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How To Ease
dog anxiety

A guest post from Lauren Groff about how to ease dog anxiety

Good Boy: 6 Great Ways to Ease Your Dog’s Anxiety

Seeing a dog we’ve adopted flourish is one of life’s great joys and whether it’s chasing a ball or just curling up on your lap, it’s incredibly rewarding bringing happiness into your dog’s life.

However, it can’t all be wagging tails. Just like humans, some dogs suffer from nervousness and anxiety. This is especially common in breeds such as collies, German shepherds, labradors and spaniels, but any dog can develop a nervous sensibility if it's spent time in a shelter.

As a dog owner, it’s your life’s mission to bring health and happiness to your dog, so here are six proven ways of easing your dog’s anxiety.

Dog asleep on a bed

How to Ease
Dog Anxiety

1) Thorough Exercise

It’s no surprise that the anxious breeds of dog are also the incredibly energetic breeds. When your dog has been bred for work, such as a Labrador or a Collie, it has an evolutionary instinct to exercise, and spending too much of the day cooped up allows that energy to get pent up. Exercise can tire your dog out, so that time spent at home is less about nervous energy and more about snoozing in the basket.

Exercise can serve a dual purpose - not only does it tire out your pooch, but it can also be powerful bonding time to spend with your dog. Separation anxiety is natural for certain breeds, and by investing in quality time together you help your dog cope when you’re away.

An excited brown dog outdoors

2) Physical Contact

Dogs are inherently social animals, and the pack instinct remains strong in them. When your dog is having an anxious moment, whether that’s on the porch or in the park, oftentimes the simple touch of an owner can bring them back.

Identifying the early warning signs of anxiety in your dog, such as upturned lips, cowed spines or shakes, can help you intervene before your dog becomes too upset. For small dogs, they’ll feel instantly better if they’re picked up and held in your arms, offering safety and security.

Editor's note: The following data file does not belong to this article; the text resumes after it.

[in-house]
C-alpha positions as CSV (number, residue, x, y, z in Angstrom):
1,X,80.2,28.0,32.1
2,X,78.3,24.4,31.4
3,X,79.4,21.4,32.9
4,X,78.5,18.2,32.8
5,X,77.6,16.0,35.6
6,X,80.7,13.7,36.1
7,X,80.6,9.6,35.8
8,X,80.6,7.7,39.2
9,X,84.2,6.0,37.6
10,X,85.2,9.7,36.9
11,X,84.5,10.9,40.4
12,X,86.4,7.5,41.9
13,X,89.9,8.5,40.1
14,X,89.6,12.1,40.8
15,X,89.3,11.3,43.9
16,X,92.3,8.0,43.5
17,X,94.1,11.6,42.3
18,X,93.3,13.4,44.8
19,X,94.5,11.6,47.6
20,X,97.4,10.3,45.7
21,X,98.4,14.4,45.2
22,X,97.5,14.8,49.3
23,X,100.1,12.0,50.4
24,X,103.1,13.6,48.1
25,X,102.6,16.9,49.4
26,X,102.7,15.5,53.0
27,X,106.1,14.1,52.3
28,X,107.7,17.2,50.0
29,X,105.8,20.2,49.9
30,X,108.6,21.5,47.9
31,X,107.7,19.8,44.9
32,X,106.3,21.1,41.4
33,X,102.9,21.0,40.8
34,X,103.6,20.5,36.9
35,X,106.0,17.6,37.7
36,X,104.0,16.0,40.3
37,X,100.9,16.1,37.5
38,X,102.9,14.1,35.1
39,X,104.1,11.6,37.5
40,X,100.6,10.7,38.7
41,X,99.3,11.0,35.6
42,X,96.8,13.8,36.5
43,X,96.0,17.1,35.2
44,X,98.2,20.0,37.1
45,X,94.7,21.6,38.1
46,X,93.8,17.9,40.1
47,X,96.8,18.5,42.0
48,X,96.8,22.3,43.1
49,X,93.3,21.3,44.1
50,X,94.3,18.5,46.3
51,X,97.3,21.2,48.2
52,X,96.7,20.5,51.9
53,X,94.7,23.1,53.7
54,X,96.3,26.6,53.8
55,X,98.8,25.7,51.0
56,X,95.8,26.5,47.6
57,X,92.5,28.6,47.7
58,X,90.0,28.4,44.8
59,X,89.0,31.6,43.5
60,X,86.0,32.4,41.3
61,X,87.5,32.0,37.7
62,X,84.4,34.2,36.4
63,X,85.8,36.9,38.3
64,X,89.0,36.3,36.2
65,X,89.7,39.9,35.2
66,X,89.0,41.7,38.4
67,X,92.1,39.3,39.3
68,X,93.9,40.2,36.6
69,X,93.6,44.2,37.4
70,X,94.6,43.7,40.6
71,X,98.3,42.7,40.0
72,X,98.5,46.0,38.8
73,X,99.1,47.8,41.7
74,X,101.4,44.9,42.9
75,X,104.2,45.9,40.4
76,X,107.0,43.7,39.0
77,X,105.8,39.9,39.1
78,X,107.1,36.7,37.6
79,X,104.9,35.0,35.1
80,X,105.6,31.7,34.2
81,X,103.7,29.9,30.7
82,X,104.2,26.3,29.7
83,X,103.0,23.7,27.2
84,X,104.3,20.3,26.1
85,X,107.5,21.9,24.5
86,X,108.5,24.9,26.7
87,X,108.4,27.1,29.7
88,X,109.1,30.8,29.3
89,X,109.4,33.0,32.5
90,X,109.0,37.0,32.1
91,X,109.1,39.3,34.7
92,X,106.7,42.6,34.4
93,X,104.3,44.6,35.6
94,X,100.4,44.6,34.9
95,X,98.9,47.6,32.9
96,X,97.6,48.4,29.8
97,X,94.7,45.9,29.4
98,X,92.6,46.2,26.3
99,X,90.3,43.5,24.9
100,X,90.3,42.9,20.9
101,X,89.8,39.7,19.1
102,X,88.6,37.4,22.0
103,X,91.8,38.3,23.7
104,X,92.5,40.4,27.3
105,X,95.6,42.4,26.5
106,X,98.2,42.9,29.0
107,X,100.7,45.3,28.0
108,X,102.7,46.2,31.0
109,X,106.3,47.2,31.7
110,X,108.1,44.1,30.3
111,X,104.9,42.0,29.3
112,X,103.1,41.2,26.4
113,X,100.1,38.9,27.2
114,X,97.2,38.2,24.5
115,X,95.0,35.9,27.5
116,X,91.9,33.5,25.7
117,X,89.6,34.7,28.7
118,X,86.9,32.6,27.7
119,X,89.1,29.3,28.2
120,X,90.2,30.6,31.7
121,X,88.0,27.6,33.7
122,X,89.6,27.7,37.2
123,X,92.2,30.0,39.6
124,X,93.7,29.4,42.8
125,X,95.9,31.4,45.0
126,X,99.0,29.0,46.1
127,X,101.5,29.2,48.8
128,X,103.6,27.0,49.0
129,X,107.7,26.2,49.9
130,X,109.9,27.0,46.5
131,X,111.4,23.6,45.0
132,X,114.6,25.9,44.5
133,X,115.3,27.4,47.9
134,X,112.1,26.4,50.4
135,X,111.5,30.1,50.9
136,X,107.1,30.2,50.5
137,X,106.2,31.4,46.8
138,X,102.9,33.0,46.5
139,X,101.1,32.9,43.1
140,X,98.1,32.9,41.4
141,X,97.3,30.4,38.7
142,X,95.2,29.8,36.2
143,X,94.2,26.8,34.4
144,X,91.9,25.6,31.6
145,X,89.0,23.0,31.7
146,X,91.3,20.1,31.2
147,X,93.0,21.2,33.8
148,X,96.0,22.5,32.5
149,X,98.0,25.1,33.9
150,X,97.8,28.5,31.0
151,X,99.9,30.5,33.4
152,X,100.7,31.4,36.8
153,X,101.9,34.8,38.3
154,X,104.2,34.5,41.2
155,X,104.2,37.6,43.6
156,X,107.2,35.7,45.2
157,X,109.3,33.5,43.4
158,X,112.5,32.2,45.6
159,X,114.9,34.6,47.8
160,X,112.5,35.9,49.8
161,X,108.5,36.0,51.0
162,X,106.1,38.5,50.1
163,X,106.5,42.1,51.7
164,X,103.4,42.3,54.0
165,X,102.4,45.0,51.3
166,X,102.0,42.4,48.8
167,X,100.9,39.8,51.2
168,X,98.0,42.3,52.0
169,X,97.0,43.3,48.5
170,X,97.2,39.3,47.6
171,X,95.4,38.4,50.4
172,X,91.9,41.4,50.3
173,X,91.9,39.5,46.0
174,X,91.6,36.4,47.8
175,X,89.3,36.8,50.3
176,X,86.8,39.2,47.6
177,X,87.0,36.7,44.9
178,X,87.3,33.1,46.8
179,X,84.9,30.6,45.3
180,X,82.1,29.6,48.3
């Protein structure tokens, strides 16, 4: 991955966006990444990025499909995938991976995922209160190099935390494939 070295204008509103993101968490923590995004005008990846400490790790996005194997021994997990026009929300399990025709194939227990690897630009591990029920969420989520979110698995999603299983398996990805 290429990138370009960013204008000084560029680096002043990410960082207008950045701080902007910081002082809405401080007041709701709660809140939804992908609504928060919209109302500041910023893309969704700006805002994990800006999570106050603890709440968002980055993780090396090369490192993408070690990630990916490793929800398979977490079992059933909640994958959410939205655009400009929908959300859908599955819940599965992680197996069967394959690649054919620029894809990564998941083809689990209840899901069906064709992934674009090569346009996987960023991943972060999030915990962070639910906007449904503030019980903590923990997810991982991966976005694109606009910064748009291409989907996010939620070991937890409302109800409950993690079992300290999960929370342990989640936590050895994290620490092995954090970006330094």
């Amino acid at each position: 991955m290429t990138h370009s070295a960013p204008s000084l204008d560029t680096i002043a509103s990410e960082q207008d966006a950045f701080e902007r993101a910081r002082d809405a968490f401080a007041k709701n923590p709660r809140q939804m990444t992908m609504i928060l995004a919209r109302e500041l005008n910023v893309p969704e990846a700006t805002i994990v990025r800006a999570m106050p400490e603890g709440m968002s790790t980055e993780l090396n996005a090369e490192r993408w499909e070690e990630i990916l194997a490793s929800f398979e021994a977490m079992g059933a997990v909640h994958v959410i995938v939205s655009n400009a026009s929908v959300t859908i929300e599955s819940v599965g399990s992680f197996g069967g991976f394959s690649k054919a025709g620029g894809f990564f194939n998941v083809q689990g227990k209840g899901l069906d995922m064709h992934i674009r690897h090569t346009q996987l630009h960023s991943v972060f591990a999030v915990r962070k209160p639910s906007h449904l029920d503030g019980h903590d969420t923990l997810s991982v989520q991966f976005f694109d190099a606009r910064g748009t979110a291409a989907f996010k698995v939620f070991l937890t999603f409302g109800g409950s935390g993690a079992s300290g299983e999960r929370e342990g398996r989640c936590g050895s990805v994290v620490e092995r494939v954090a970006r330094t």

Larger dogs love it when you come down to their level, so crouch beside them and offer a reassuring ruffle of the ears.

Golden Retriever lying down being stroked

3) Music Therapy

For many humans, music has a profoundly soothing effect - and it can do so for your dog, too! “Music works in a number of ways to ease anxiety,” says Kevin Reinhart, a writer at Essayroo and Lia Help. “Firstly, soft tones have an immediately calming effect on the brain, and secondly music distracts from the environmental stressors, such as external noises that are so triggering for dogs.”

There’s even music specifically for dogs - try Through A Dog’s Ear from Joshua Leeds and Lisa Spector, written as a piece of psychoacoustic research. The naturally calming piano can work wonders on an anxious dog - consider leaving this music on loop when you go out for work to add a calming layer to your dog’s day at home.

How to Ease
Dog Anxiety

4) Alternative Therapies

There are a number of products on the market designed to calm your dog, and while  research is ongoing to establish the true effect of vitamins and supplements on your dog’s emotional well being, these products can’t do any harm.

Homeopathic remedies require just a few drops in your pooch’s meal, whilst other supplements contain ginger which helps to ease the stomach and restore balance to the gut.

Small brown dog with eyes closed being stroked

5) Calming Coats

Calming coats act similarly to weighted blankets in easing human anxiety - the weighted effect of having something heavy rest on our bodies is eminently calming. For dogs, these calming coats or vests wrap around their torso, tight enough to add a little pressure but not squeezing so much they inhibit movement or breathing.

The constant pressure can ease your dog’s anxiety and because these garments are great on the go, they can help with travel anxiety on trains or planes.

6) A Time-Out

When it all gets too much for your dog, sometimes the best thing for them is to be taken away from the stressful stimulus and distractions. “Creating a safe space in your house where you can give your dog a time-out, when, say, you have guests over, can be a great way of de-escalating your dog’s anxiety at certain times,” says Wade Dixon, an expert at State Of Writing and OXEssays.  “A time-out space can be scented with lavender, filled with their favorite blanket and have soothing music playing through it.”

Wrapping Up - How to Ease Dog Anxiety;

Watching our beloved dogs suffering from anxiety can be incredibly painful. It’s great to have a few tricks up your sleeve for calming your dog in every situation, so whether you’re home, in the park or traveling, you know the best way to ease your dog’s stress.

Author Bio:

Lauren Groff is a pet owner and writer at Paper Writing Service and Assignment Writer. Lauren has helped to re-home hundreds of stray and abandoned dogs in her years volunteering at the Tucson Dog Shelter. She is also a tutor at Write My Essay.

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